What's wrong with my lilacs?
This was a tough spring for many Minnesota trees and shrubs. We had warm weather in March, which may have stimulated your lilac out of winter dormancy. Then in April we had some very cold weather, which would have halted the development of buds that had previously broken dormancy.
Just because a branch lacks foliage does not necessarily mean it is dead. For these branches, use your fingernail to scrape away some of the bark to expose underlying tissue. If it is green, then that branch is not dead. If the tissue is not green and/or the branch seems very brittle, it is most likely dead. These could be removed at that time. If many of the bare branches appear to be living, then the lilac should eventually recover.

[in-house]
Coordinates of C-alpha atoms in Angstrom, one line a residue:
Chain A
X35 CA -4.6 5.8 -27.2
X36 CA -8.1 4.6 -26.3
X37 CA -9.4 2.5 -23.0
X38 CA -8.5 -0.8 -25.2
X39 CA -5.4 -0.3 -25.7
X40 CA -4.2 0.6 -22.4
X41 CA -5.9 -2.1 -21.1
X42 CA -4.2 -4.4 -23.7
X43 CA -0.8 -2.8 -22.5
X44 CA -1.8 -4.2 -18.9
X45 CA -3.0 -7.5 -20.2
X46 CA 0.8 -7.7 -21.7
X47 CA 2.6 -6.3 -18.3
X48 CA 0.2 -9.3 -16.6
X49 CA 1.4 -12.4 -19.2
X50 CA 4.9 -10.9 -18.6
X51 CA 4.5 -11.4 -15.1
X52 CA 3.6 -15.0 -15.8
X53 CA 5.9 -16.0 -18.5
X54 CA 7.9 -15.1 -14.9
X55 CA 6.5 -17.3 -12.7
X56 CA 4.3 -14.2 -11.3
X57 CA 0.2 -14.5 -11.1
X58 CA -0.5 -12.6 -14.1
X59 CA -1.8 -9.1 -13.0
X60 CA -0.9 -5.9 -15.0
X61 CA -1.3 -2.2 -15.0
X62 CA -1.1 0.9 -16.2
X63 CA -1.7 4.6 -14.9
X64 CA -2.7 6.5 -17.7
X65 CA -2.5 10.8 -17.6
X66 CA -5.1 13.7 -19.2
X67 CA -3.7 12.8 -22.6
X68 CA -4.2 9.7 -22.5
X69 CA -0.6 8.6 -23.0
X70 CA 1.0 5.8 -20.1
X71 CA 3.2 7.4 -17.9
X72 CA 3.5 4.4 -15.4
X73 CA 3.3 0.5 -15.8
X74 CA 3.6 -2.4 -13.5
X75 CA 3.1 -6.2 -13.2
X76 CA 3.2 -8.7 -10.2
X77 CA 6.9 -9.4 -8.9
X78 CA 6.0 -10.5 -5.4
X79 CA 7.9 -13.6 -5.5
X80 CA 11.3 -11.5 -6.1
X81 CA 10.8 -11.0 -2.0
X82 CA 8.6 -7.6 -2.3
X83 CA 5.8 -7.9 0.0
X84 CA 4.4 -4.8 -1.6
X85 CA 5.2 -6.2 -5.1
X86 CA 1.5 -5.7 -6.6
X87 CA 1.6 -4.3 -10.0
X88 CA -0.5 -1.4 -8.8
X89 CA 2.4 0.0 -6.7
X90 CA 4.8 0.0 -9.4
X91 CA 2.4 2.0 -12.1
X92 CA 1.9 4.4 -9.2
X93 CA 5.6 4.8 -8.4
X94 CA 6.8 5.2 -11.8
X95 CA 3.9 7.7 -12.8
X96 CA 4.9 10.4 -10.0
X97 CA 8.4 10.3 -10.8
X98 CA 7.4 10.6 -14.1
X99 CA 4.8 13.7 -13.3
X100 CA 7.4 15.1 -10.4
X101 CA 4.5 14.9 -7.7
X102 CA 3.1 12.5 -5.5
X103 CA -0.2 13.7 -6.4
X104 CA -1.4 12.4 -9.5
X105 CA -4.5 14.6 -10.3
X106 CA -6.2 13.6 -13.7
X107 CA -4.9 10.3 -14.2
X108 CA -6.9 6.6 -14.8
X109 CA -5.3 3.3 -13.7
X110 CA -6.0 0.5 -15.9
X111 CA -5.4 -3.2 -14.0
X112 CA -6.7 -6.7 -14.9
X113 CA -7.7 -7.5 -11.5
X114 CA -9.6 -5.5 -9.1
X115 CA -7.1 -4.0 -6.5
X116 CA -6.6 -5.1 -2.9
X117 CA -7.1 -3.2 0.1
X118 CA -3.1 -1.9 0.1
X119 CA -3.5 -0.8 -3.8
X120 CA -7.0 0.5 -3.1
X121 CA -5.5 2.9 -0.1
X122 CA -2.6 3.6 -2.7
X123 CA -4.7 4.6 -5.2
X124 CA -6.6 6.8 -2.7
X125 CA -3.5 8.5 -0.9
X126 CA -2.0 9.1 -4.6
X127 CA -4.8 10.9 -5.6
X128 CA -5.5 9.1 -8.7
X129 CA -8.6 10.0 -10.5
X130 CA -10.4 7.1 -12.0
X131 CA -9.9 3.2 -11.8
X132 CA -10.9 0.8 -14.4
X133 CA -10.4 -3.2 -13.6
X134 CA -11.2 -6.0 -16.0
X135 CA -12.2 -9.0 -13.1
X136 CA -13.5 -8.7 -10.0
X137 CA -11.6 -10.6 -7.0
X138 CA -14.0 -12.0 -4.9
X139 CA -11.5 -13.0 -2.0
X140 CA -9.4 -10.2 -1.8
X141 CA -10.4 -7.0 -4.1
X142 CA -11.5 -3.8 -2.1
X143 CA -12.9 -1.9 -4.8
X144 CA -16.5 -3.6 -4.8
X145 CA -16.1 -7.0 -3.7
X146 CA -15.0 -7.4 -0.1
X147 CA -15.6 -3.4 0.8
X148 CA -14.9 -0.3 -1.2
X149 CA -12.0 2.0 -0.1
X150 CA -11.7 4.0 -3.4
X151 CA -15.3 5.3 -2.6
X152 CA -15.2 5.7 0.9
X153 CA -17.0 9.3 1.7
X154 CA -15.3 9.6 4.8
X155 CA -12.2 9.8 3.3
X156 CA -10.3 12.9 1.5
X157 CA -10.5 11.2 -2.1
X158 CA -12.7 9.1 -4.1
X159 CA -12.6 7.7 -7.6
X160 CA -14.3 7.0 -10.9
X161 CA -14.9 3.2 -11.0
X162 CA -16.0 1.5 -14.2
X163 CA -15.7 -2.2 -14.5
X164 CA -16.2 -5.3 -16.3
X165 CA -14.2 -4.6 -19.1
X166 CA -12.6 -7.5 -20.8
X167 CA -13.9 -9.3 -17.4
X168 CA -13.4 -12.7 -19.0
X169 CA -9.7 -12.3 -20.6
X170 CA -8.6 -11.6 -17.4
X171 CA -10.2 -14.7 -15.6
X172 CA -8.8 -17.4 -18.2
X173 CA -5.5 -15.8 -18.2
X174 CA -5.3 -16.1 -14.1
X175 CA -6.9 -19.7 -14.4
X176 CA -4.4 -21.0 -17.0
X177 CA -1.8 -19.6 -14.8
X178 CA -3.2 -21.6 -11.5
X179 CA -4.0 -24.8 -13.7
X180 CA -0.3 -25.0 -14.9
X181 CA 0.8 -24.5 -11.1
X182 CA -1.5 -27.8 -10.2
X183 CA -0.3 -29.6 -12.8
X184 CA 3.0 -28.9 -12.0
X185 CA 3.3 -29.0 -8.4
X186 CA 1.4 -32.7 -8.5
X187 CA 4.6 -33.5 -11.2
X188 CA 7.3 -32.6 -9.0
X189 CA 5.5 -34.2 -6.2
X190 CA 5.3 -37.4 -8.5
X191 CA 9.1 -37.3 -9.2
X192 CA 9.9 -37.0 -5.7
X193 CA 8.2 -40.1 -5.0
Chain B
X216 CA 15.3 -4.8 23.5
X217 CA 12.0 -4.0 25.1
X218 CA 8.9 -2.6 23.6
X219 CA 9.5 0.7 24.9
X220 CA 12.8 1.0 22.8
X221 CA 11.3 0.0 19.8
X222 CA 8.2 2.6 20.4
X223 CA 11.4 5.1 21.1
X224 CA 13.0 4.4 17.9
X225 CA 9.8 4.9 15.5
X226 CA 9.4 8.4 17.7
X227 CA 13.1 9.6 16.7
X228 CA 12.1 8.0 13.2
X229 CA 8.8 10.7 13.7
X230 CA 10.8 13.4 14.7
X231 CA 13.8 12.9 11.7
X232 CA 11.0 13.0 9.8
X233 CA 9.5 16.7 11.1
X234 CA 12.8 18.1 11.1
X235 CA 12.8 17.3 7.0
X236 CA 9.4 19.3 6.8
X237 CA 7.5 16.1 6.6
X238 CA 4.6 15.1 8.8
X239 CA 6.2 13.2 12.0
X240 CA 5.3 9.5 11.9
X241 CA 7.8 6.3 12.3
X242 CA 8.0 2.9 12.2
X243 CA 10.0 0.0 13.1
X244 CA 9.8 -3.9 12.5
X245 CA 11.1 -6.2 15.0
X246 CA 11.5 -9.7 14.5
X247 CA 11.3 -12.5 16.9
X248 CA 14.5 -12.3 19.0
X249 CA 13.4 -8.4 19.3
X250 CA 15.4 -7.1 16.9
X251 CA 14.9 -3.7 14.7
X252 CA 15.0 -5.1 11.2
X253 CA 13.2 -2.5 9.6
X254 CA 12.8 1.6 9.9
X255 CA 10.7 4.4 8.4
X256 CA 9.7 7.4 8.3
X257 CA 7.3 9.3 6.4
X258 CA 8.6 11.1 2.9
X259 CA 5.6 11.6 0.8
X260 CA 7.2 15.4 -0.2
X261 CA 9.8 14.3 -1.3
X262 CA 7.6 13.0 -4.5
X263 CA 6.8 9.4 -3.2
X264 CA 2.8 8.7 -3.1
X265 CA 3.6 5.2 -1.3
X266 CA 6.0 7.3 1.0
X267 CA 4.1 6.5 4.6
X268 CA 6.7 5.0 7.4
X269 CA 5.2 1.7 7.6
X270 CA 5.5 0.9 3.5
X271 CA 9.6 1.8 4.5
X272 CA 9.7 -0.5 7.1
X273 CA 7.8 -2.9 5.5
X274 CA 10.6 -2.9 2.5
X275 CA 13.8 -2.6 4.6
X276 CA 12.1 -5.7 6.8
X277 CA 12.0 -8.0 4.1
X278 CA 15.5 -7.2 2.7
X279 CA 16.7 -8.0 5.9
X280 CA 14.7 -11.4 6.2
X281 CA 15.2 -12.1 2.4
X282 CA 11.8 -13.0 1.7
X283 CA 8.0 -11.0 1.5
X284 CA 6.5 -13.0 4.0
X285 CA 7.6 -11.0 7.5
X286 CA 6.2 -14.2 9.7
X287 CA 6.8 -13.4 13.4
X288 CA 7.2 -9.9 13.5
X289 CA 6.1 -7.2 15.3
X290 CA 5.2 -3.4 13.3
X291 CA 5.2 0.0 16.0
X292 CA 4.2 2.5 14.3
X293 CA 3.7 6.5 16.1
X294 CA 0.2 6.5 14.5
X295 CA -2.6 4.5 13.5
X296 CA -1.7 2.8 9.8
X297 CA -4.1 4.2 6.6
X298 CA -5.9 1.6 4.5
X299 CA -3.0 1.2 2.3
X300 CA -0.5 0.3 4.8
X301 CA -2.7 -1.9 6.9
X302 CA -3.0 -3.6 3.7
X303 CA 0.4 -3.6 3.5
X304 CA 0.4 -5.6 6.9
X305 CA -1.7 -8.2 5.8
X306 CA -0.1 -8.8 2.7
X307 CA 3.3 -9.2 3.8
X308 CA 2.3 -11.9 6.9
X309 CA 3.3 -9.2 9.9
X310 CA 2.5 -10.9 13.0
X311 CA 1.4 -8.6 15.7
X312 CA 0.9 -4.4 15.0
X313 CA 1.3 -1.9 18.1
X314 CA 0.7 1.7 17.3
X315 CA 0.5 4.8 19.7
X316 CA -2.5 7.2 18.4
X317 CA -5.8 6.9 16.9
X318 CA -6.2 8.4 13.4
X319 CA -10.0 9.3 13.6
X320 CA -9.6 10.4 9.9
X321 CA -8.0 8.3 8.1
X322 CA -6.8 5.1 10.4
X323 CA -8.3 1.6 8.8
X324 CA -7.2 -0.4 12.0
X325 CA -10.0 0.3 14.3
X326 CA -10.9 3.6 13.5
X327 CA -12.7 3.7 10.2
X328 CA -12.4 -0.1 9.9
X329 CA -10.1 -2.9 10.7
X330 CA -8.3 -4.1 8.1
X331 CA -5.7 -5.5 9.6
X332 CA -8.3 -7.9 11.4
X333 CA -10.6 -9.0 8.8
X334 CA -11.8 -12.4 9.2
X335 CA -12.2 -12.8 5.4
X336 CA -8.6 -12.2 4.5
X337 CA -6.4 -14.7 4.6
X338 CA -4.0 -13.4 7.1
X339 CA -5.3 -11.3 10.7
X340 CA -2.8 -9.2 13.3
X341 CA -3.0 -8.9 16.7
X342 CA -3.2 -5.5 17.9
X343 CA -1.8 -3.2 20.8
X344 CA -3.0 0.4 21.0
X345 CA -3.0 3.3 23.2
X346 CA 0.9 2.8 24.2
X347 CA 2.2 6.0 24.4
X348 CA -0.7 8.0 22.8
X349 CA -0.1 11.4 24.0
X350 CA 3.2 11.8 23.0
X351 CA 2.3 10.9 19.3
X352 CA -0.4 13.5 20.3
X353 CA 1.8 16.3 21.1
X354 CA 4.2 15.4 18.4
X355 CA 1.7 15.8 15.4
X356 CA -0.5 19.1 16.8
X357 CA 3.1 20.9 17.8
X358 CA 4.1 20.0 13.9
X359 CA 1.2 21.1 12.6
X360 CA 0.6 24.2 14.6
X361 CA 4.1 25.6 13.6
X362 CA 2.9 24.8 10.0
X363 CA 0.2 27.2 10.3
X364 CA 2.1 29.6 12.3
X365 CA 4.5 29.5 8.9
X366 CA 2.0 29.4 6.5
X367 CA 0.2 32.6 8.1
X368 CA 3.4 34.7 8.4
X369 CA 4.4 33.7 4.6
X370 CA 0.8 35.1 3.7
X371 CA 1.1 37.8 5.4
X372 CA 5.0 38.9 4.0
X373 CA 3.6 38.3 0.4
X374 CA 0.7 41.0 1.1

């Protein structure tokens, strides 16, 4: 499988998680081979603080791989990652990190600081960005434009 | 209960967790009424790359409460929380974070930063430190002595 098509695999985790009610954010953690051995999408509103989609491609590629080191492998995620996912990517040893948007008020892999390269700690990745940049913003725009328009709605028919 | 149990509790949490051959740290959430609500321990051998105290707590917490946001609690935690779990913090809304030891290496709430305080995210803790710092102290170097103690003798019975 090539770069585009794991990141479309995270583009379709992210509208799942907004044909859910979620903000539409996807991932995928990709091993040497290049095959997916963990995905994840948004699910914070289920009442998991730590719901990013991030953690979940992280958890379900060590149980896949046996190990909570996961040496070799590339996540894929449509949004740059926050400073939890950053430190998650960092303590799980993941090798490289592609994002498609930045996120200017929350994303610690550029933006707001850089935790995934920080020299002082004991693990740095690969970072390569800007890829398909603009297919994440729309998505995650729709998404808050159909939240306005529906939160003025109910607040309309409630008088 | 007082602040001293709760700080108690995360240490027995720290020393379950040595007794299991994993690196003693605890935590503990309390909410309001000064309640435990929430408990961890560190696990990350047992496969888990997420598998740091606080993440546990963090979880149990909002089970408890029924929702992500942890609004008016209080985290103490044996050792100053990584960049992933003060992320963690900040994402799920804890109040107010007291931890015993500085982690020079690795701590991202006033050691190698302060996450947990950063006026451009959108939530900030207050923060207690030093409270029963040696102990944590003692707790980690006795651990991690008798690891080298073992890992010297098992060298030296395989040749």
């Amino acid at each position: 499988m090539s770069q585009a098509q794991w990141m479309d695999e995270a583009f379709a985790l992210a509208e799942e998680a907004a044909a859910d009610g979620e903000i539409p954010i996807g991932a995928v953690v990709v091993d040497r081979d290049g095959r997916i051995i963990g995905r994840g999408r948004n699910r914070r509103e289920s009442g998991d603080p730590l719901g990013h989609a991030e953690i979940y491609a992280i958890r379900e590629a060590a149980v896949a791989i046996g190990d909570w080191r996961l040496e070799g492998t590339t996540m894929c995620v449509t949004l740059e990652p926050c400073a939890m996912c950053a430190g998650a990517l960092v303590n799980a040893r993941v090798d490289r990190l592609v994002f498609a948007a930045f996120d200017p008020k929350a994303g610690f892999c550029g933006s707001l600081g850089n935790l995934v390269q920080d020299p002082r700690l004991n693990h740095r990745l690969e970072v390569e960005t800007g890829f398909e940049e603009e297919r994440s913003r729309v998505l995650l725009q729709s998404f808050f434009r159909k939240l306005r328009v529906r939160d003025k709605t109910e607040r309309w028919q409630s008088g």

I would wait until blooming is done on what ever flowers may develop before doing anything else. Once blooming is finished, repeat the scraping process and again remove any dead branches. Be sure to water well during the summer. Immediately after blooming, add a small amount of fertilizer such as 10-10-10 around the base. Water this in well..
As I said,, if you discover that many of the bare branches are alive, then certainly do not remove the tree but give it ample time. Watch these bare branches for possible bud development. Some times when initial buds are lost, new buds later develop